Recruiting

Entry Level Hiring Challenges

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Despite the growing number of young adults attending college, upon graduation many are
underprepared to face any professional career. Because of this gap between what competencies an organization needs and what an entry-level hire possesses, entry-level recruiting has become increasingly time consuming and expensive. Choosing the right candidates from an enormous pool of recent college graduates, the long recruiting process of recruiting, and finding candidates that fit the company culture all add stress to the process of hiring entry-level candidates.

Entry level hiring is difficult for large employers to do. This is partly due to the mass volume of unqualified talent they need to sort through and evaluate, whether it is students at a university, applicants through sites like Indeed.com, internal referrals, or through postings on their company’s main careers page on the web. There is no central pipeline that allows employers to unify and manage all of their qualified leads from different channels.

In recent years companies have been experiencing increasing recruiting costs. Companies spend millions of dollars on filling their entry level pipeline and use technology that is only useful for filtering out resume and GPA criteria, not connecting students to company values or skills training. In addition, the current hiring process demands that companies spend an inordinate amount of time on campus, whether it is through career fairs, information sessions, or interviewing students, just to find candidates who are typically under qualified or do not have true interest in the job.

Suitable’s solution to this recruiting problem is to let the students set themselves apart from the crowd. Recruiters tell students which activities would be necessary to complete before graduation to be considered for a job and students will respond accordingly. This will help entry level recruiters spend more time interviewing candidates who show genuine interest in the job and take the necessary steps to be a top performer with them. Giving students visibility into the skills and activities they need to work on starting from their freshman year in college would significantly increase the amount of qualified candidates, while reducing the amount of skills they would need to be taught upon being hired. This would also reduce the cost of training entry-level hires, which can cost companies anywhere from $3,000 to $5,000 per recruit.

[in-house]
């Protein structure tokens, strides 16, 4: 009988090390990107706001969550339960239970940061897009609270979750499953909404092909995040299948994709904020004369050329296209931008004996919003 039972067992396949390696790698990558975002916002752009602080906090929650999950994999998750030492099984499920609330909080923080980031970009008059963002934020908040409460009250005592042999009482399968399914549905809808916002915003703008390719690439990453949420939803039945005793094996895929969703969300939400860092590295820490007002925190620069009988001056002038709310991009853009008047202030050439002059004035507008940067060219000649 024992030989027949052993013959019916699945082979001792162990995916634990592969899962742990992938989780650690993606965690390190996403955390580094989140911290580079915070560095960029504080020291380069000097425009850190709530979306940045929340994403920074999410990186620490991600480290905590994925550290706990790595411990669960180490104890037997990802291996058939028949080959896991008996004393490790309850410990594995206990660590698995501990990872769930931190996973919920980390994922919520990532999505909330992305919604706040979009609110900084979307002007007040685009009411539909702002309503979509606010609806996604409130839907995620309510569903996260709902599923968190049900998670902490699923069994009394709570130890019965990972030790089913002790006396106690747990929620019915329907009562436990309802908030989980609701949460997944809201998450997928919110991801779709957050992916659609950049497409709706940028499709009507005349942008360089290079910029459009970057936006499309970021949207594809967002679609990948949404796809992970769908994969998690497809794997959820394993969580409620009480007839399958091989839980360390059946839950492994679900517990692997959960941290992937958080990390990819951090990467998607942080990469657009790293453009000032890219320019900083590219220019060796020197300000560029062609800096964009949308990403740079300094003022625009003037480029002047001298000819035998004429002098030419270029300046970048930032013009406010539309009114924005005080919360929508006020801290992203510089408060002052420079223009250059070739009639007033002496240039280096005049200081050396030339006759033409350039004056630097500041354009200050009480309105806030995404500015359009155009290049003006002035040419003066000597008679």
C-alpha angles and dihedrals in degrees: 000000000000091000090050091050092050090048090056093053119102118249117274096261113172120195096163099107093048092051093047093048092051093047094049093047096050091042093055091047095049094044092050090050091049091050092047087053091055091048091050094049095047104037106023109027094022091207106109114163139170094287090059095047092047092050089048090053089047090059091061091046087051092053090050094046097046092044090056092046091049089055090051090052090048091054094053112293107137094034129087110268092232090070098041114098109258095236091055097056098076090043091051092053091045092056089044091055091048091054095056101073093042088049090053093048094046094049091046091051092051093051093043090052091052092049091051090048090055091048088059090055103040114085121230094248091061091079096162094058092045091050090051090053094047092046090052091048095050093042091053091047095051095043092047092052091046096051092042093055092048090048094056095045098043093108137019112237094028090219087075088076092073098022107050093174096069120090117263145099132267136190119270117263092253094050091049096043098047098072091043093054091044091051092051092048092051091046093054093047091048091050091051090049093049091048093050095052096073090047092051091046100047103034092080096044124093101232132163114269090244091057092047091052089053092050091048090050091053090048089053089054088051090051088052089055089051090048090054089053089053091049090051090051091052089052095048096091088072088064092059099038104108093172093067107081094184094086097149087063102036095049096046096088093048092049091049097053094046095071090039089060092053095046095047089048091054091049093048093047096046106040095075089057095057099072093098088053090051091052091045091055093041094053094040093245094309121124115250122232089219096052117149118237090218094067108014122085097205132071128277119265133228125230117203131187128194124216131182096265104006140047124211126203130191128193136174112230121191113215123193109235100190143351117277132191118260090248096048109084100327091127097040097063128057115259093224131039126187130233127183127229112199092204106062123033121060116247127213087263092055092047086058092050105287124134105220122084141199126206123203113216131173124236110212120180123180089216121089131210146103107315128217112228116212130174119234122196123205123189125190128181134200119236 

Another important, but difficult, part of recruiting is finding employees who fit the company culture. Through Suitable’s platform, students and employers have more opportunities for interaction before the hiring process begins, during which companies will be able to tell whether a candidate meshes well with the existing talent in their company. This enables meaningful relationships to develop during a student’s time in college. Having candidates experience the company culture tells a recruiter much more than a couple of interviews ever could. Hiring the candidates that fit the company’s culture leads to higher retention rates, which is invaluable because of the high cost of employee turnover.

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